Pics: Telegraph.co.uk & Dawn Marshall
By Phil Brennan
THERE aren’t many Non-League coaches who can claim to have been inspired musically by Ant & Dec, kept Janet Jackson off No.1 spot and represented the UK in the Eurovision Song Contest.
But Daz Sampson is more used to being Top of the Pops than mid-table in the North West Counties League First Division, as he currently is with Ashton Town.
The 41-year-old has led a colourful life since a motorbike accident ruined his chances of turning professional as a youth teamer at Stockport County.
He went into radio broadcasting at 17, then became a mobile DJ, which is how he came across TV’s top double act when they were music industry laughing stocks going by their screen names from children’s show Byker Grove.
“I was playing at a club one night and the ‘star turn’ was a duo off the telly called ‘PJ and Duncan’,” recalls Sampson. “I remember watching them and thinking: ‘I could do that’.
“A couple of weeks later a pal and I went into the studio and recorded our own version of Kung Fu Fighting. A few weeks later we had a recording contract and were performing on Top of the Pops.”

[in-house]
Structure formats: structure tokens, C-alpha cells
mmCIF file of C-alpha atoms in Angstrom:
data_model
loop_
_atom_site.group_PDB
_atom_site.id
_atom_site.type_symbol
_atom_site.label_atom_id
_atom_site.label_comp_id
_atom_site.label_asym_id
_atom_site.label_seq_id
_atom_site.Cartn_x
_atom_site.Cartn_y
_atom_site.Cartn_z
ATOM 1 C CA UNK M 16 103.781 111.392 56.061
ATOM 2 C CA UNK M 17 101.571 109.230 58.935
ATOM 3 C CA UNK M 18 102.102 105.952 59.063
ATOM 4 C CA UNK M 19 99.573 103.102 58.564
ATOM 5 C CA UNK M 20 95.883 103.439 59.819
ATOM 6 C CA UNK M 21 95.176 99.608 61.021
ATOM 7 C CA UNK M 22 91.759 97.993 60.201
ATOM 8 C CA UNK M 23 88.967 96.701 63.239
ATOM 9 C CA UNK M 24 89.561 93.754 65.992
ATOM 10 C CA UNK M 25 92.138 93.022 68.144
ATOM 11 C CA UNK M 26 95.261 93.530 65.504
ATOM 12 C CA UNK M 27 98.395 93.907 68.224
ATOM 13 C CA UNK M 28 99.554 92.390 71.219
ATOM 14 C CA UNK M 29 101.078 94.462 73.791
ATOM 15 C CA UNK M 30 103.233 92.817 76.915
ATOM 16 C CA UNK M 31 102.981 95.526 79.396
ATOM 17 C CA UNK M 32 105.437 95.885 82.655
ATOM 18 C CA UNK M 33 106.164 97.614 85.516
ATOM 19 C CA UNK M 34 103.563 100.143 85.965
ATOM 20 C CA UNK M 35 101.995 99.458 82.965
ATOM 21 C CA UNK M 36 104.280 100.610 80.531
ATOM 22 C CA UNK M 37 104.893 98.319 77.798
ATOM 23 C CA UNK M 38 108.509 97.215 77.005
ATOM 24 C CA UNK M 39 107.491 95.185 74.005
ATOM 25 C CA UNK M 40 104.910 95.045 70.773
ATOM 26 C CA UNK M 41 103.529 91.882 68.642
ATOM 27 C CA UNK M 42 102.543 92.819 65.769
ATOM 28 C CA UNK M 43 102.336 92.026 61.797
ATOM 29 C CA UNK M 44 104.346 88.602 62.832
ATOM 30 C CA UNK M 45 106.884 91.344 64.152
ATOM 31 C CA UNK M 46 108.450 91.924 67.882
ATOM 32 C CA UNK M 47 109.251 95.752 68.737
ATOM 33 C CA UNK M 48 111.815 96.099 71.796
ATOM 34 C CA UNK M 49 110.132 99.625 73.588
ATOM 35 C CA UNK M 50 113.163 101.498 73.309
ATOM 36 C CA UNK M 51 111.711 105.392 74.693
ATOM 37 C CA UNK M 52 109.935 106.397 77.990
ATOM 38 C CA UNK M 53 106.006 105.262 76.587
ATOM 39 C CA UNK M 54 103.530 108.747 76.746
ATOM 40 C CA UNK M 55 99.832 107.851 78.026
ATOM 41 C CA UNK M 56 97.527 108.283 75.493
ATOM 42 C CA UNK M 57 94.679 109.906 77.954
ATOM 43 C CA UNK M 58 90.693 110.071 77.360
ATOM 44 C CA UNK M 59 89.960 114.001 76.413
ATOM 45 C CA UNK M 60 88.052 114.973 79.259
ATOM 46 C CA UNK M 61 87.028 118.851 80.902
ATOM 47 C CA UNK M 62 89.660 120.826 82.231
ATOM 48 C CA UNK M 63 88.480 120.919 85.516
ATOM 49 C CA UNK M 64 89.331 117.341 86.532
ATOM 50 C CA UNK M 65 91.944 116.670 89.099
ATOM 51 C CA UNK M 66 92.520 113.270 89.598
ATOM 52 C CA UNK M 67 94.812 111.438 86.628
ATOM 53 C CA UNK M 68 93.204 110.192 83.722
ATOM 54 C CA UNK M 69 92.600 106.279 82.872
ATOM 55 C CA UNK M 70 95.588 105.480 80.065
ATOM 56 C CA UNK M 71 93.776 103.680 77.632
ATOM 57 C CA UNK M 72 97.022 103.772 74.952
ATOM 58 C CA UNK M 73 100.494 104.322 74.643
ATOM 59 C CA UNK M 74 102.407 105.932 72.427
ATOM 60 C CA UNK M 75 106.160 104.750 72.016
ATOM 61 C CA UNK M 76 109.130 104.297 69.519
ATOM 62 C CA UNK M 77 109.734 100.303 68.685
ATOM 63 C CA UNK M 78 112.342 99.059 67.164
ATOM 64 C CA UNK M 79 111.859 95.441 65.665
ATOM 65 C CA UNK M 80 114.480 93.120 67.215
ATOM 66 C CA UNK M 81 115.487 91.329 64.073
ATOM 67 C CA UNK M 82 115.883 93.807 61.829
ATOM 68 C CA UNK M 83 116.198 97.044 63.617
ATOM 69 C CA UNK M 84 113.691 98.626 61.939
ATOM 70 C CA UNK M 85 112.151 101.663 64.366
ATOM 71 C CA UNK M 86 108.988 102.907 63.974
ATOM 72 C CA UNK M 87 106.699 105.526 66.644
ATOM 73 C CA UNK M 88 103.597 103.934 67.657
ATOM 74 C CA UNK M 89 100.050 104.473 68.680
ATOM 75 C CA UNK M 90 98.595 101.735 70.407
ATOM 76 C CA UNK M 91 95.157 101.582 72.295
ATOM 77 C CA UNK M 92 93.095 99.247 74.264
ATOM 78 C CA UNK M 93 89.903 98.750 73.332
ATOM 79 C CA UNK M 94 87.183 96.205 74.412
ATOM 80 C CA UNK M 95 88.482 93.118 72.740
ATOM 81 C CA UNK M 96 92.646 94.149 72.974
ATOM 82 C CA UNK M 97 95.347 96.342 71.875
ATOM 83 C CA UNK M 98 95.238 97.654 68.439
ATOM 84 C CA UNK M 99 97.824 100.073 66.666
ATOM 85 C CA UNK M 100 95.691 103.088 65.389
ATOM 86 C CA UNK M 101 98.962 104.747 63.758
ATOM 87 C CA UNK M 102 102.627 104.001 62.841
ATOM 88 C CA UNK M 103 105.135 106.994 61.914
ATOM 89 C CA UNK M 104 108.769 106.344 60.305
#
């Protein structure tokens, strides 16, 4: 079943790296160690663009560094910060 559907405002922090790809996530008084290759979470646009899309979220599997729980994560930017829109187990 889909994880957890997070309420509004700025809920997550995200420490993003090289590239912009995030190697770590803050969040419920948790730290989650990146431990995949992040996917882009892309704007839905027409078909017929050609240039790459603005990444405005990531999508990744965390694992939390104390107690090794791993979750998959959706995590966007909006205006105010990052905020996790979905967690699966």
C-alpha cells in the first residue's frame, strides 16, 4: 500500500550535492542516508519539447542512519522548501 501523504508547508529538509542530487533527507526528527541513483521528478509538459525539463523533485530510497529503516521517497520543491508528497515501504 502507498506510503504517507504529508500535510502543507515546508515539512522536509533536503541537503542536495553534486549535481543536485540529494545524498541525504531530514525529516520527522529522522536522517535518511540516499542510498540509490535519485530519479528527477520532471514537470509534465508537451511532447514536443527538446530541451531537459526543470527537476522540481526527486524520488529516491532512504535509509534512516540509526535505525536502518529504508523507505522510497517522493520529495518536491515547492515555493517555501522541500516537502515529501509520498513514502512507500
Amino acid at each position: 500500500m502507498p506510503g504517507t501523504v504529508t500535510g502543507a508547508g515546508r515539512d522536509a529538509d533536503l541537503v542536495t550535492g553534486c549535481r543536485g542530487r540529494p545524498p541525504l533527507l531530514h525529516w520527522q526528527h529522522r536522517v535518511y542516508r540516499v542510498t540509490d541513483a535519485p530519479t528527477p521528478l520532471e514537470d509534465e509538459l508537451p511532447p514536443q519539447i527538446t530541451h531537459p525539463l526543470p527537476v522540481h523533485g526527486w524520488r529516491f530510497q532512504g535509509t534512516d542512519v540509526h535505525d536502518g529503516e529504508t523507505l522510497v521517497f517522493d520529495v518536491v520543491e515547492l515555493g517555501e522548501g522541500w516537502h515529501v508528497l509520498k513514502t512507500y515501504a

Further success in the music industry saw Sampson rack up millions of record sales with a variety of musical partners including the legendary Glen Campbell, and his album kept Janet Jackson off the top of the Japanese charts.
The song that made him a household artist as a solo artist, however, came when he decided to enter his own song, ‘Teenage Life’, into the Eurovision Song Contest in 2006.
“I had my dream of playing football taken away from me, and I’m now lucky enough to be able to coach players, but that was like my equivalent of playing in the World Cup,” says Sampson.
“As much as people may have thought that it wasn’t a serious attempt at winning, I was honestly gutted that the song didn’t fare better. It did however sell almost half-a-million copies.”
Sampson soon built up a cult following in Europe on the club circuit as a DJ, then owned a nightclub in Poland – where he made his return to football, spending three years coaching a semi-pro club.
He continued coaching in Guam and then Florida, before returning to these shores last year to start on his FA coaching badges.
Sampson took up an offer from old friend Mark Hayes, the Ashton chairman, to join John Brownrigg’s management team at Edge Green Street.
“John is a great guy and he was comfortable with the offer of another pair of hands,” Sampson adds. “I believe that I have all the right tools to make it as a number one in my own right. Top selling pop artist to top football manager – why not?”
The full version of this interview can be read in Issue 6 of The Non League Magazine, out on February 12.